Document Detail

Measuring tissue perfusion during pressure relief maneuvers: insights into preventing pressure ulcers.
MedLine Citation:
PMID:  18092567     Owner:  NLM     Status:  MEDLINE    
BACKGROUND/OBJECTIVE: To study the effect on tissue perfusion of relieving interface pressure using standard wheelchair pushups compared with a mechanical automated dynamic pressure relief system.
DESIGN: Repeated measures in 2 protocols on 3 groups of subjects.
PARTICIPANTS: Twenty individuals with motor-complete paraplegia below T4, 20 with motor-complete tetraplegia, and 20 able-bodied subjects.
METHODS: Two 1-hour sitting protocols: dynamic protocol, sitting configuration alternated every 10 minutes between a normal sitting configuration and an off-loading configuration; wheelchair pushup protocol, normal sitting configuration with standard wheelchair pushup once every 20 minutes.
MAIN OUTCOME MEASURES: Transcutaneous partial pressures of oxygen and carbon dioxide measured from buttock overlying the ischial tuberosity and interface pressure measured at the seat back and buttocks. Perfusion deterioration and recovery times were calculated during changes in interface pressures.
RESULTS: In the off-loading configuration, concentrated interface pressure during the normal sitting configuration was significantly diminished, and tissue perfusion was significantly improved. Wheelchair pushups showed complete relief of interface pressure but incomplete recovery of tissue perfusion.
CONCLUSIONS: Interface pressure analysis does not provide complete information about the effectiveness of pressure relief maneuvers. Measures of tissue perfusion may help establish more effective strategies. Relief achieved by standard wheelchair pushups may not be sufficient to recover tissue perfusion compromised during sitting; alternate maneuvers may be necessary. The dynamic seating system provided effective pressure relief with sustained reduction in interface pressure adequate for complete recovery of tissue perfusion. Differences in perfusion recovery times between subjects with spinal cord injury (SCI) and controls raise questions about the importance of changes in vascular responses to pressure after SCI.
Mohsen Makhsous; Michael Priebe; James Bankard; Diana Rowles; Mary Zeigler; David Chen; Fang Lin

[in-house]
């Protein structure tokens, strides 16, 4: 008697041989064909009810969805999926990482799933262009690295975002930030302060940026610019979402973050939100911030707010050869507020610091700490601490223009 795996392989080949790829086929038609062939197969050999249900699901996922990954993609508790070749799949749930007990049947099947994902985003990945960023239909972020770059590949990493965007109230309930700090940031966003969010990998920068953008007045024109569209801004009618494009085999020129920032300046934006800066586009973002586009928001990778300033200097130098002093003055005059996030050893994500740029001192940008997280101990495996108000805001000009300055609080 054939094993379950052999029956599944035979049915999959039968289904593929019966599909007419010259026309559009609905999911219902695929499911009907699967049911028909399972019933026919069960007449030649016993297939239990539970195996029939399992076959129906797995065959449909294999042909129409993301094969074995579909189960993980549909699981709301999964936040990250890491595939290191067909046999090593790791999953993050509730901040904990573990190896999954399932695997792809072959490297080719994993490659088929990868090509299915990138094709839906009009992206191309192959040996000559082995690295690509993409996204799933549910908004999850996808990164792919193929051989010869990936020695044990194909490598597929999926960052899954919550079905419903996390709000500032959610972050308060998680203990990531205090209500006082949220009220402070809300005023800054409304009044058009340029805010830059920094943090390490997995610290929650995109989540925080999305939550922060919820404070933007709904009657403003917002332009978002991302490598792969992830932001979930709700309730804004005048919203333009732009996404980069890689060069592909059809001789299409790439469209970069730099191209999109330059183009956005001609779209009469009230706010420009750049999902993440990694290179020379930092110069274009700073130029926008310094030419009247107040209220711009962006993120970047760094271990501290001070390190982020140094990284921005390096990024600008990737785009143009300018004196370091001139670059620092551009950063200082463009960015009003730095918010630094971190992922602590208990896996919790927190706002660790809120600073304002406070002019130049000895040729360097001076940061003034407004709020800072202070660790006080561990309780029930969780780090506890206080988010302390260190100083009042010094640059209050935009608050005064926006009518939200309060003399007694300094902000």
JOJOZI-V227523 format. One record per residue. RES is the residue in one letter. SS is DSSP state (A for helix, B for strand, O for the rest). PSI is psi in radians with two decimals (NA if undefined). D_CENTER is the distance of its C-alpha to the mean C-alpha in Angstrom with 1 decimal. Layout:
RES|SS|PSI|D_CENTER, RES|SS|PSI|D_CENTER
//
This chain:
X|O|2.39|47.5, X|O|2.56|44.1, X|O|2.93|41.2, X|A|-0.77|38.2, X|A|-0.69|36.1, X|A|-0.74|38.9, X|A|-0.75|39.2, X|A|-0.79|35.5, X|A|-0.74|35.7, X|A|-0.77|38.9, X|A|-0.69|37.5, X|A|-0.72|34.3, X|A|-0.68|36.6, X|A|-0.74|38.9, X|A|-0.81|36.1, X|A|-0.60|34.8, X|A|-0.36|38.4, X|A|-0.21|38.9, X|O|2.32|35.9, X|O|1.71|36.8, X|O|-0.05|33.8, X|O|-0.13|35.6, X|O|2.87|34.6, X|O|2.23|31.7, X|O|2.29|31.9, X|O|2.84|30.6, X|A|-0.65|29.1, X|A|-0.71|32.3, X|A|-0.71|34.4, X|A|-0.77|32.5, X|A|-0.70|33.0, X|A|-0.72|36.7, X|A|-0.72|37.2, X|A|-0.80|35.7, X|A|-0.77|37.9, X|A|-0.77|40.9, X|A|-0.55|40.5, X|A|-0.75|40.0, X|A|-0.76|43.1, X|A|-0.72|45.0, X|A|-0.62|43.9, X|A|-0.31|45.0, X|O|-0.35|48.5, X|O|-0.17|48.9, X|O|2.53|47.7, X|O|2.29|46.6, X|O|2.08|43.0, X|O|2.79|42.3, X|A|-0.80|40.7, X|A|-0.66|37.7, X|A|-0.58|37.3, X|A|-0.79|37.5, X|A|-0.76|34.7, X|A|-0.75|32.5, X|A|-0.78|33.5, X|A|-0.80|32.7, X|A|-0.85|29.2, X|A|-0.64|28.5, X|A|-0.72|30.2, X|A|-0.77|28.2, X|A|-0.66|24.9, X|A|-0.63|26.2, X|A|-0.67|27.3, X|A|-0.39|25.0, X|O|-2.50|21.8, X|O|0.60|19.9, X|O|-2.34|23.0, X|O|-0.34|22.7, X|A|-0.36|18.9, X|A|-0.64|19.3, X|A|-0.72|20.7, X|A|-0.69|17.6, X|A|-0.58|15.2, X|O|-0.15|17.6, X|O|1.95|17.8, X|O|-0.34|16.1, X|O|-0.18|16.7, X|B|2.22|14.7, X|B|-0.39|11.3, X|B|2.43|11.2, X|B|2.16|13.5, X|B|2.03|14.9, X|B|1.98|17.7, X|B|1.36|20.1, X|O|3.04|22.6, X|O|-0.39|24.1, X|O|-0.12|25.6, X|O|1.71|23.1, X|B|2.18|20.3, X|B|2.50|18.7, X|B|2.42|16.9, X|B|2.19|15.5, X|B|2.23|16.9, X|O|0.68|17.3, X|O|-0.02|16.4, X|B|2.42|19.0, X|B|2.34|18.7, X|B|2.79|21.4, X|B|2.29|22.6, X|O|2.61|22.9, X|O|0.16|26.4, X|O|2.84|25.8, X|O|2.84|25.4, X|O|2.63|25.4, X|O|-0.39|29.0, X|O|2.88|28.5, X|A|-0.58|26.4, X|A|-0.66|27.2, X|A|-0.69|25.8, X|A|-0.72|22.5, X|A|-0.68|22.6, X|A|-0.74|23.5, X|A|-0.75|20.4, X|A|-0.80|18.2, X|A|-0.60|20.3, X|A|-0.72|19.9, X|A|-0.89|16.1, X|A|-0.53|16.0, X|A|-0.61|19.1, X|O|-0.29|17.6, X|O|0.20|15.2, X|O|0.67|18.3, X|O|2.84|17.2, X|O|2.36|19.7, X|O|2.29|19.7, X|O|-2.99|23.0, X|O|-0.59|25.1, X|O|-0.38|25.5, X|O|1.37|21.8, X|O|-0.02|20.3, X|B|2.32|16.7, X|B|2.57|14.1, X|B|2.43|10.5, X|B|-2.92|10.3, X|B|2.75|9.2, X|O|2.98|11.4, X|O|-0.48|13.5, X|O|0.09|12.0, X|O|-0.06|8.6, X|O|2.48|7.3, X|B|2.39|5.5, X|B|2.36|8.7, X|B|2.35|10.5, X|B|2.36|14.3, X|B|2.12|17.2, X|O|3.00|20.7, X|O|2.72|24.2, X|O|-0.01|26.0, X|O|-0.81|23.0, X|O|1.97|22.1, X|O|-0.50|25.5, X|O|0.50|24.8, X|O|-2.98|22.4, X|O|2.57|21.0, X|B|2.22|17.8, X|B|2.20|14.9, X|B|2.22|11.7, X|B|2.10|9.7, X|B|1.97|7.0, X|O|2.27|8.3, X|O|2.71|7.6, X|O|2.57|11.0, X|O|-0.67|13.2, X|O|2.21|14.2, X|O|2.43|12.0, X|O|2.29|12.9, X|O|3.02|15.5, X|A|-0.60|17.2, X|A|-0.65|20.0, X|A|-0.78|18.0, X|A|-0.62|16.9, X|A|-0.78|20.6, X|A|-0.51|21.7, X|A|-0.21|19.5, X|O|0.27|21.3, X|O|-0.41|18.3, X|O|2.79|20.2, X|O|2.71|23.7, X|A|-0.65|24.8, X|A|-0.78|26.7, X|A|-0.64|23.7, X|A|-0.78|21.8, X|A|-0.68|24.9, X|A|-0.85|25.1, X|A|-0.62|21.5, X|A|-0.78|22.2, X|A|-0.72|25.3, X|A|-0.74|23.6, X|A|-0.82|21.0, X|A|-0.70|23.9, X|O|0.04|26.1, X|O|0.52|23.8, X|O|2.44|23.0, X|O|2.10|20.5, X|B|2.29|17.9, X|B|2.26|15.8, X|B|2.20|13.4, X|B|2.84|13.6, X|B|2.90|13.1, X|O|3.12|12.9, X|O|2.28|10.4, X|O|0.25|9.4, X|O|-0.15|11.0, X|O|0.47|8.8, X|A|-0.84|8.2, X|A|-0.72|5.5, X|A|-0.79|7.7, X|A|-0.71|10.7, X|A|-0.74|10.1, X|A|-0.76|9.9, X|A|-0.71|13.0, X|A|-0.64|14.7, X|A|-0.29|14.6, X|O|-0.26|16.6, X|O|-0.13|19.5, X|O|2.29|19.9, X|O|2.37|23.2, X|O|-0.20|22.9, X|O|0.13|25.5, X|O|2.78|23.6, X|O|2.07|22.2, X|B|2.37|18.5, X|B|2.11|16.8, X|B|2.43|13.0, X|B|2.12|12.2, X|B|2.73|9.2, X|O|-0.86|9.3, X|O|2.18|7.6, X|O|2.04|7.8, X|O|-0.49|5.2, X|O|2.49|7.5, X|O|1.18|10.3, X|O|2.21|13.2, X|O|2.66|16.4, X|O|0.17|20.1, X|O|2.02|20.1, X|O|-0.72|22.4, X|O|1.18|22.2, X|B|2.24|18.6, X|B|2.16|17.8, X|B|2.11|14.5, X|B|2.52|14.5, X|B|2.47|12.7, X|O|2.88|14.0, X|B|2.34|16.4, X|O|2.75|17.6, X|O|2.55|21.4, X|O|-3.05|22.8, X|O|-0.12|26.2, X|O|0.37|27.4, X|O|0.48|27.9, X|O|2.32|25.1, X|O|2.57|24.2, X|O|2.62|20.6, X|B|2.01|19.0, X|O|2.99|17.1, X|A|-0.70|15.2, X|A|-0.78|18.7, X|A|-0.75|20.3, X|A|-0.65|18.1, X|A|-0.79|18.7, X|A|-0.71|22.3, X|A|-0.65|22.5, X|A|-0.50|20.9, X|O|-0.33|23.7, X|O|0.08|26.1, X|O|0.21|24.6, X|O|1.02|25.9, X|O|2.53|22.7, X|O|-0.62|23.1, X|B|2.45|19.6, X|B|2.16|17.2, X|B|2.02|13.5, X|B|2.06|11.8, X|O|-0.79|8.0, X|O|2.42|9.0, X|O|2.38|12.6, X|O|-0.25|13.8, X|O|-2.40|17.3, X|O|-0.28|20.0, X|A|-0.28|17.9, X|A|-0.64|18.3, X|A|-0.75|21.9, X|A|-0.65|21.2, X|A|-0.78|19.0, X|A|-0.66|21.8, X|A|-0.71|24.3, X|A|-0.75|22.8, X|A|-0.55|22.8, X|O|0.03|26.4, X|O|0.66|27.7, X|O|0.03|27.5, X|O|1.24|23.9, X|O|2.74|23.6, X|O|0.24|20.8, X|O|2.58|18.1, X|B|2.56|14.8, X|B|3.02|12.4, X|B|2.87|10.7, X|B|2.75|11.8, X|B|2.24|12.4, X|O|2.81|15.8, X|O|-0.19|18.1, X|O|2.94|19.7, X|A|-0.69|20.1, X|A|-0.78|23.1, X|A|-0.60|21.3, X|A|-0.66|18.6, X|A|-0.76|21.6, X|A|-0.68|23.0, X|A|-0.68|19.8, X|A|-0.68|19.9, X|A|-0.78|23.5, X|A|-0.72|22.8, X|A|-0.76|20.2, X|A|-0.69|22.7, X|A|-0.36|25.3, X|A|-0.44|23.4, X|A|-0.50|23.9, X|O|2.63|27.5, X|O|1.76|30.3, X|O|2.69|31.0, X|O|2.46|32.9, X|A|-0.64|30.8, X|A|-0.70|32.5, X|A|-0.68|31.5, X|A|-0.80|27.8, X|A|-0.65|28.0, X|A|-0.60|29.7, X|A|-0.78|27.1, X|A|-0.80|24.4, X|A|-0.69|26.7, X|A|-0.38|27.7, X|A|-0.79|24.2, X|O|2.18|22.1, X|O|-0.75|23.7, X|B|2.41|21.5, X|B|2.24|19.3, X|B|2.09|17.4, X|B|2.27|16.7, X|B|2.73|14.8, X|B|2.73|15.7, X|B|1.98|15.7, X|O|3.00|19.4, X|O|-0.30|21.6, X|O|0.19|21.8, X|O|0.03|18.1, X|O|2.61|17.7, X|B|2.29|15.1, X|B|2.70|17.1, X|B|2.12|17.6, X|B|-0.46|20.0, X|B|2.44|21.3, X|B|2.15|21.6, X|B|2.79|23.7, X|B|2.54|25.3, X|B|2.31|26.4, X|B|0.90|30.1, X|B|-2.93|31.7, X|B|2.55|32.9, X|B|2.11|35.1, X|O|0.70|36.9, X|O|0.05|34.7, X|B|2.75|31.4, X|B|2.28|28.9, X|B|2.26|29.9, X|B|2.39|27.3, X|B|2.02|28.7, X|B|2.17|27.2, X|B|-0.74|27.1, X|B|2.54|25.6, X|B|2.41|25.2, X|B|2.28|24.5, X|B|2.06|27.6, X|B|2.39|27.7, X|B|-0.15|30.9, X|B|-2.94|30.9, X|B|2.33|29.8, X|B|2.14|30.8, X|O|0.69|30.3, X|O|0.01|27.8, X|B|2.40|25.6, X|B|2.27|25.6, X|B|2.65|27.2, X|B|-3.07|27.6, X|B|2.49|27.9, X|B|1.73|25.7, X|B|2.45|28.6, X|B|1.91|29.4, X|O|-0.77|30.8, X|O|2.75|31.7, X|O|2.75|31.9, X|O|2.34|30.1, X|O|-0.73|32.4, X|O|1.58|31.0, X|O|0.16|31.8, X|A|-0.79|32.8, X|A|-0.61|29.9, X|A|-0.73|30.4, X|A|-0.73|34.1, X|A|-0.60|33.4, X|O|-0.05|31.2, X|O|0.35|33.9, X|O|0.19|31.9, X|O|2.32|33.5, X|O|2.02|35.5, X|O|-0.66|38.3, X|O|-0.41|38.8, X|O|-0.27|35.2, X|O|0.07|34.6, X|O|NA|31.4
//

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Publication Detail:
Type:  Journal Article; Research Support, N.I.H., Extramural; Research Support, Non-U.S. Gov't    
Journal Detail:
Title:  The journal of spinal cord medicine     Volume:  30     ISSN:  1079-0268     ISO Abbreviation:  J Spinal Cord Med     Publication Date:  2007  
Date Detail:
Created Date:  2007-12-20     Completed Date:  2008-01-08     Revised Date:  2014-09-22    
Medline Journal Info:
Nlm Unique ID:  9504452     Medline TA:  J Spinal Cord Med     Country:  United States    
Other Details:
Languages:  eng     Pagination:  497-507     Citation Subset:  IM    
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MeSH Terms
Blood Gas Monitoring, Transcutaneous
Buttocks / blood supply*
Carbon Dioxide / blood
Data Interpretation, Statistical
Paraplegia / complications,  physiopathology
Posture / physiology
Pressure Ulcer / etiology,  physiopathology,  prevention & control*
Quadriplegia / complications,  physiopathology
Regional Blood Flow / physiology
Spinal Cord Injuries / complications*,  physiopathology
Grant Support
R21 HD046844/HD/NICHD NIH HHS; R21 HD046844-01A1/HD/NICHD NIH HHS; R21 HD046844-01A1/HD/NICHD NIH HHS; R21 HD046844-01A1S1/HD/NICHD NIH HHS; R21 HD046844-02/HD/NICHD NIH HHS; R41 HD047959/HD/NICHD NIH HHS; R41 HD047959-01/HD/NICHD NIH HHS
Reg. No./Substance:
142M471B3J/Carbon Dioxide

From MEDLINE®/PubMed®, a database of the U.S. National Library of Medicine

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